Editorial comments that explain how the article could have been better (with specific examples) generally get rated (at least) one higher than those that lack specifics.

And I may be odd, but I'm pretty sure I tend to rate shorter comments higher than longer ones, as long as they have useful content.

Seems to me ... (3.60 / 5) (#6)
by aphrael on Wed Nov 08, 2000 at 06:35:40 PM EST

That the poll results indicate things are working as designed.

Seems to me ... (4.00 / 1) (#27)
by codemonkey_uk on Thu Nov 09, 2000 at 06:20:15 AM EST

That people are fibbing in the poll.

At the time that I write this the poll results are:

5 0%
4 15%
3 41%
2 5%
1 7%

Yet every comment on this discussion is 3+, most of them between 3.5 and 4.5

Perhaps its because of the topic of conversation, which is going to make us more aware of how we moderate!

"The most savage controversies are those about matters as to which there is no good evidence either way." - Bertrand Russell
[ Parent ]
Ratings always drift down? (3.57 / 7) (#7)
by Arkady on Wed Nov 08, 2000 at 06:36:36 PM EST

Speaking of the ratings values, and going slightly off topic, but has anyone else gotten the impression that ratings tend to drop over time, but almost never go up?

Not that I'm whinging on about it or anything, and I've definitely noticed it with other people's posts, and not just my own (I want to make that clear at the outset ;-). It's just that it seems to be a general pattern, particularly for comments that get a 5; these seem to be guaranteed to drop at least to 4 over the first week.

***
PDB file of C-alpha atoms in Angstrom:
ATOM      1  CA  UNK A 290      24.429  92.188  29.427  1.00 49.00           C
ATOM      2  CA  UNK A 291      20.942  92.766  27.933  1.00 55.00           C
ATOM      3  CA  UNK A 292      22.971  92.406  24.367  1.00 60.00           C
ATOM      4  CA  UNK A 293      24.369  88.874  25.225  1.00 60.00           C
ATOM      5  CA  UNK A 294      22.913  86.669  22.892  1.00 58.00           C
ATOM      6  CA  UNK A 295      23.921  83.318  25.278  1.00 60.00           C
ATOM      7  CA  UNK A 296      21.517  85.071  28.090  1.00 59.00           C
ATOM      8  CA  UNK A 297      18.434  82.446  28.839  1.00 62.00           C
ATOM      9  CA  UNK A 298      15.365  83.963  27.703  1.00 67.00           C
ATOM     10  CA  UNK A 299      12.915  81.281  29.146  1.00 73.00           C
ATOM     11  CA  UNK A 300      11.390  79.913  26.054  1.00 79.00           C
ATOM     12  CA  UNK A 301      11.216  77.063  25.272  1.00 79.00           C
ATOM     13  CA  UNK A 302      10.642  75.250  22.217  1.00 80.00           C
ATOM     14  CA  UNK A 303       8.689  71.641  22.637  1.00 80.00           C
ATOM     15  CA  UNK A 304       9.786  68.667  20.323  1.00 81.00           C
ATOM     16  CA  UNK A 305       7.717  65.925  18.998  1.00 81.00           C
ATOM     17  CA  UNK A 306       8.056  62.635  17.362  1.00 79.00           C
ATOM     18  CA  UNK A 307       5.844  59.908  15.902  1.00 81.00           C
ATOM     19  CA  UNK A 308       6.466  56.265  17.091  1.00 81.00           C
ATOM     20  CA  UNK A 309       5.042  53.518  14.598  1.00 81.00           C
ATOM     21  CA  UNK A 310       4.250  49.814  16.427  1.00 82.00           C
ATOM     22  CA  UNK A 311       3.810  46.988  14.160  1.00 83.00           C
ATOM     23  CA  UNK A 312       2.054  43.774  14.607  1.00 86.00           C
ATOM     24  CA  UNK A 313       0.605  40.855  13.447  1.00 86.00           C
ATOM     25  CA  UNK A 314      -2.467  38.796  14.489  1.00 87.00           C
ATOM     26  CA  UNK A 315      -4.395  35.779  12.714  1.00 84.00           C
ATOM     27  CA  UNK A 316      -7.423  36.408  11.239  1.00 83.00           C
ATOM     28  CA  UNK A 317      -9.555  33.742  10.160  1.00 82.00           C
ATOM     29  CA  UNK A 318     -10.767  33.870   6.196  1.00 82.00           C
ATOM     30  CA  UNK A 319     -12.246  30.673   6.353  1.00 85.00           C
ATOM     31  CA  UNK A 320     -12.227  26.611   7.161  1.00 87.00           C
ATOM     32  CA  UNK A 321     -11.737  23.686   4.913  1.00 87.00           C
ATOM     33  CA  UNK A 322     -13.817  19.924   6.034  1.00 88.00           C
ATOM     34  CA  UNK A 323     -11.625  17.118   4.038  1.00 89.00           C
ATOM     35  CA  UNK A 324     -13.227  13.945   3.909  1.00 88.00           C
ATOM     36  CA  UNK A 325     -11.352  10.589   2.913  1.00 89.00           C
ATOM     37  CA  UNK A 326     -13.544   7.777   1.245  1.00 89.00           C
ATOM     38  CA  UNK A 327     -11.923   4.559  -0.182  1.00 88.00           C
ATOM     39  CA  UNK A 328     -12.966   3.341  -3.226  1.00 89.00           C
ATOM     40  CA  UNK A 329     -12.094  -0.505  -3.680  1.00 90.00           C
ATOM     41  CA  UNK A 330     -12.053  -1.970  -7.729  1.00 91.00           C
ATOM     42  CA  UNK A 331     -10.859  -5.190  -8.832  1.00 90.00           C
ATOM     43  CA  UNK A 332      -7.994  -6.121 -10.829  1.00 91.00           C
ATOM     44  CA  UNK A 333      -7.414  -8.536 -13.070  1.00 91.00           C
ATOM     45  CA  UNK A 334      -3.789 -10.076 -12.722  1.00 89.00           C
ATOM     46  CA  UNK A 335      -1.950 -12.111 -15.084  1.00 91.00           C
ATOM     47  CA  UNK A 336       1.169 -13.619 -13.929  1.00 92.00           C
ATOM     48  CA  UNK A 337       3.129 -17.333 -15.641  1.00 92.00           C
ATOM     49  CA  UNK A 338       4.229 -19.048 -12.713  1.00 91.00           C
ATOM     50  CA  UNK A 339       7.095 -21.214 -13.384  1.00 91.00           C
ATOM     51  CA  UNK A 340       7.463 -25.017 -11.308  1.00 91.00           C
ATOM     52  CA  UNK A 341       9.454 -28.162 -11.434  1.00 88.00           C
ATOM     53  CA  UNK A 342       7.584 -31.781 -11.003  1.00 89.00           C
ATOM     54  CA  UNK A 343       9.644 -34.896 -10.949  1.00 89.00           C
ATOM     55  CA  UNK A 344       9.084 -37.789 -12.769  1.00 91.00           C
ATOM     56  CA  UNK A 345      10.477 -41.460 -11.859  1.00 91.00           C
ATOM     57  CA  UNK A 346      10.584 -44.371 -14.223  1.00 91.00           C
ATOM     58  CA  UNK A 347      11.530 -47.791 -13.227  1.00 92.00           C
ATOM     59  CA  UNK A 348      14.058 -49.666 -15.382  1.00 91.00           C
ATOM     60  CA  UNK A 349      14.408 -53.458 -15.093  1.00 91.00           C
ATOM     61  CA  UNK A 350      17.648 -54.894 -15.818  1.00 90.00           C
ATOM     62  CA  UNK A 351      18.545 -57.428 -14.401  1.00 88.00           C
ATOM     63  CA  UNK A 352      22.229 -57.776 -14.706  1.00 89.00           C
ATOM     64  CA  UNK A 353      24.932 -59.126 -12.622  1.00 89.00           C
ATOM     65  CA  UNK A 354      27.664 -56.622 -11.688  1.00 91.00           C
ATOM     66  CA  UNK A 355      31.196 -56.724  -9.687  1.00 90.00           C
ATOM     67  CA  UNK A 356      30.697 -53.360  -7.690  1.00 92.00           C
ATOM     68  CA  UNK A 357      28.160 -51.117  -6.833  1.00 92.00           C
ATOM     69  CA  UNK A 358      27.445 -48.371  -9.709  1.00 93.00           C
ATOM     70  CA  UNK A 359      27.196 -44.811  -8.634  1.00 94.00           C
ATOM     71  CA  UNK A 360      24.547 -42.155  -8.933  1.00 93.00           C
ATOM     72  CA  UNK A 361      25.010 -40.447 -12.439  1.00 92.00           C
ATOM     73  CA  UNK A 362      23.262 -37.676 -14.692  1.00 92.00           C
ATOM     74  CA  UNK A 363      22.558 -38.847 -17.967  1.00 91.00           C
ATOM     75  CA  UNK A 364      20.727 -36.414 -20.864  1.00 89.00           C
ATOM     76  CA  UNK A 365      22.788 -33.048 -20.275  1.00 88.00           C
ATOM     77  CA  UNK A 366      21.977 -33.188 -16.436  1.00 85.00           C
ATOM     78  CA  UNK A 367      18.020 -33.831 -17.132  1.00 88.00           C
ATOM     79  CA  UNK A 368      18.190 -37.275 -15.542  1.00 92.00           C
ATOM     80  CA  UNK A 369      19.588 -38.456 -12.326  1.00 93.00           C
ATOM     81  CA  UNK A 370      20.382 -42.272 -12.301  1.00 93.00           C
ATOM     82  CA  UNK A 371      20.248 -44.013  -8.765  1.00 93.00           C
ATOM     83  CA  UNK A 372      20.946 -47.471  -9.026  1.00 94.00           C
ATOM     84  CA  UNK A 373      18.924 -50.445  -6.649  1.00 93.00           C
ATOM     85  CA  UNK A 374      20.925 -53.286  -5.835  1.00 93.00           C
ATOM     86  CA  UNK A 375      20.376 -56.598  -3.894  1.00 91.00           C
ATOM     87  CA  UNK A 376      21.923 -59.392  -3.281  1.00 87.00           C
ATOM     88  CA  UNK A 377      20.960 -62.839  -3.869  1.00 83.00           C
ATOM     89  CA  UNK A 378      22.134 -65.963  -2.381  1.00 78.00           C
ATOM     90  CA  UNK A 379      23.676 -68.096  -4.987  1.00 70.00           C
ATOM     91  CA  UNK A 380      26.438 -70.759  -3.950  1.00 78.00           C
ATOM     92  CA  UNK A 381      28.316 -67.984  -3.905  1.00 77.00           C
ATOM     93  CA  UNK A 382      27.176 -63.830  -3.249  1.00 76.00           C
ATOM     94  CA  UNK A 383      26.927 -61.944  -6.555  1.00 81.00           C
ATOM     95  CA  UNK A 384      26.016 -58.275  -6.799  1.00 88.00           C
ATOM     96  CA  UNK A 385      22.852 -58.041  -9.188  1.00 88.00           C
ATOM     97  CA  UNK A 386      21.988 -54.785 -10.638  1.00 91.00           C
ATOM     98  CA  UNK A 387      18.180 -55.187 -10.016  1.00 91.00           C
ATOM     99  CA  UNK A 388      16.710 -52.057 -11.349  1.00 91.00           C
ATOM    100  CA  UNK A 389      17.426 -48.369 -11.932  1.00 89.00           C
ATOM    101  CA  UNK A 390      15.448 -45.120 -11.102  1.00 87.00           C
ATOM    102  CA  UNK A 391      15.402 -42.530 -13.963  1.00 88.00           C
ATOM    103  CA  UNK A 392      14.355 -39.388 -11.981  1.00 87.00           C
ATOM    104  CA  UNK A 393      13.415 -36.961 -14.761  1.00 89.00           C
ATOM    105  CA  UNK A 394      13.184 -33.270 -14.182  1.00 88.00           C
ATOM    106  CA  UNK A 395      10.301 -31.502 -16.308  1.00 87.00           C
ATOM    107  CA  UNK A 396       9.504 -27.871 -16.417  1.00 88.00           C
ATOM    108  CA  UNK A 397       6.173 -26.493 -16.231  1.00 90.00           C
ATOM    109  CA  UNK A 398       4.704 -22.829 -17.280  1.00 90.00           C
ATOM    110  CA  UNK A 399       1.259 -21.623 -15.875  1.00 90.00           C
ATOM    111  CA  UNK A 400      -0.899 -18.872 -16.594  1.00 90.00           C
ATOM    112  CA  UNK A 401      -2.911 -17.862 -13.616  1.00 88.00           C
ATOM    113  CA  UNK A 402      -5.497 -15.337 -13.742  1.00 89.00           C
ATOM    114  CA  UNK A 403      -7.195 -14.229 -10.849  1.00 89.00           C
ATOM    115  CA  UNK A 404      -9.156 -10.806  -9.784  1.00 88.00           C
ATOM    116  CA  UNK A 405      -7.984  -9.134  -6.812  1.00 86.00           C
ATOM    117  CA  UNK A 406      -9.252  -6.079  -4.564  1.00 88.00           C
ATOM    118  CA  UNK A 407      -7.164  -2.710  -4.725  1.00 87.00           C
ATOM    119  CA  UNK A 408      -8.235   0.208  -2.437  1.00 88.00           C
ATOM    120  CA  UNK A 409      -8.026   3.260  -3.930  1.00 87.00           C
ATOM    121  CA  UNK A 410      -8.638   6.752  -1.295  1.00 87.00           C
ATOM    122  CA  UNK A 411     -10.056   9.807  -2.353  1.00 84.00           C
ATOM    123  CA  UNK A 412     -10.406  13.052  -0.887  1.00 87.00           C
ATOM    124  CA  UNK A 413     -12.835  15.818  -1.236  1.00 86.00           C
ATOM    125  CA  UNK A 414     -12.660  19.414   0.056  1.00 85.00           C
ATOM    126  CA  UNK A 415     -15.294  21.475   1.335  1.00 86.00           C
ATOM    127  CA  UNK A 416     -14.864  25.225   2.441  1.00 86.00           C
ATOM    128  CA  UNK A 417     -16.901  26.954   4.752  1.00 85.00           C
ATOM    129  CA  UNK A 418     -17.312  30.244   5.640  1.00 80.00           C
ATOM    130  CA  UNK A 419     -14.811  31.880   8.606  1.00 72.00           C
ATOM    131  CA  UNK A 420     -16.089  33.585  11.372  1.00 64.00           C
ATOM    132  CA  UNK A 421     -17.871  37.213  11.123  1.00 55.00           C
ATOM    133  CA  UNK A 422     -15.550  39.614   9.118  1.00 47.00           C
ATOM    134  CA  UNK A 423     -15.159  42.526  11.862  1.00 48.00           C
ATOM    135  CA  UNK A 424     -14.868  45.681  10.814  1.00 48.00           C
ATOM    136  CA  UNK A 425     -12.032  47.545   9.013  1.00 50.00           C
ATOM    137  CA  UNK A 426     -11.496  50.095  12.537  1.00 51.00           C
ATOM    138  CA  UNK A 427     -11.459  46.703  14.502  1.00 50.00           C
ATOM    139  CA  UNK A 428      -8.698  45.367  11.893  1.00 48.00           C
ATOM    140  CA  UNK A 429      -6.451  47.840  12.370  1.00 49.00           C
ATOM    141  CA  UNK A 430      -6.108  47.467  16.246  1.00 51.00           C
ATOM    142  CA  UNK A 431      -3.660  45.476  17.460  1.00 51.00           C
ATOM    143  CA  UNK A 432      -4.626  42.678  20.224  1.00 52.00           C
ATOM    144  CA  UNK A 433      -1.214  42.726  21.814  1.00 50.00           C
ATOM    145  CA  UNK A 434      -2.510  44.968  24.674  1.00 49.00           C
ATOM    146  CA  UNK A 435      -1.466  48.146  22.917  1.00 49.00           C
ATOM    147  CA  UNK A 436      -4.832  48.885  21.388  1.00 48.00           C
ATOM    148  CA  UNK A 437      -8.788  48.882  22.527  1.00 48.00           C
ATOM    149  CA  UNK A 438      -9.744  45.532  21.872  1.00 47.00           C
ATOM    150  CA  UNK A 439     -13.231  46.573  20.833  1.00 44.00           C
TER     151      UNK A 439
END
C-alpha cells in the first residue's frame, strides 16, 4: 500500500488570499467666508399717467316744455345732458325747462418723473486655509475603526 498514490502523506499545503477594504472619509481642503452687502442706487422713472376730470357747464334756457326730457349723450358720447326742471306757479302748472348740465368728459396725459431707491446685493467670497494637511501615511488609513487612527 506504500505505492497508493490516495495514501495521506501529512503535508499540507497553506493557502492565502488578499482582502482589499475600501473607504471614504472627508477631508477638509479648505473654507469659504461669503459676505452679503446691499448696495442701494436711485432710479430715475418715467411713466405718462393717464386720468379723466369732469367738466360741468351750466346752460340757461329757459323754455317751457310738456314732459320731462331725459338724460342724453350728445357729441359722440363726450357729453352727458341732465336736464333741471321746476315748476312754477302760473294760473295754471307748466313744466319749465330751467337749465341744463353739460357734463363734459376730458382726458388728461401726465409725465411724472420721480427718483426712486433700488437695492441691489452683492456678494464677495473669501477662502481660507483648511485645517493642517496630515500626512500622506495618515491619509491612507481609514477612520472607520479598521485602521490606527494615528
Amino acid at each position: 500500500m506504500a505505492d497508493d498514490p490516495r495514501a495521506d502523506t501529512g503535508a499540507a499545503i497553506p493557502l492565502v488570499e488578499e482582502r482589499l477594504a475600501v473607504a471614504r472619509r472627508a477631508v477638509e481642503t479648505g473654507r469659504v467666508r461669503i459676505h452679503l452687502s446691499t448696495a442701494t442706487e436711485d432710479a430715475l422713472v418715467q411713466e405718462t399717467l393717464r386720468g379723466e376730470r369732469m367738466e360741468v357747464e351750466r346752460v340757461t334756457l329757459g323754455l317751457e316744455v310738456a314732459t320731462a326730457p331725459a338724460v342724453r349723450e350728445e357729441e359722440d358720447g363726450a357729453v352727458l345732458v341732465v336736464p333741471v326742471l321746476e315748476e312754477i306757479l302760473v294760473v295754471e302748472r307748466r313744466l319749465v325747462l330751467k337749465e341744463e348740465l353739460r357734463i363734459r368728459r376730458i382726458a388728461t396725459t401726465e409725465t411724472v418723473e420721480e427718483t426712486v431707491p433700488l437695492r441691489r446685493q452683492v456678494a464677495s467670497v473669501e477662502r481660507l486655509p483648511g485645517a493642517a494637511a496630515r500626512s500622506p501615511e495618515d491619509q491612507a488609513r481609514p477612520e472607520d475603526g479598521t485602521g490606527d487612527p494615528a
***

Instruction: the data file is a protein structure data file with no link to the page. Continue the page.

Do you think this is just a normal function, or do you think the K5 community is expressing a general feeling that 5s are overused (_not_ an opinion I'd agree with). Is it something else; does it actually mean anything?

Just curious,

Turning and turning in the widening gyre
The falcon cannot hear the falconer;
Things fall apart; the centre cannot hold;
Mere Anarchy is loosed upon the world.

Re: Ratings drift to 3 (or so) (3.75 / 8) (#9)
by farl on Wed Nov 08, 2000 at 06:41:42 PM EST

I think it is a matter of averages.

The odds are better that most people will vote for the center, regardless of the overall quality of the comment. So over time, the drift happens.

It is more of a drift towards 3 (or whatever the average comment value is on kuro5hin), rather than a drift downwards. Maybe we just pay attention to those 5's that drift down more than we pay attention to the 1's that drift up.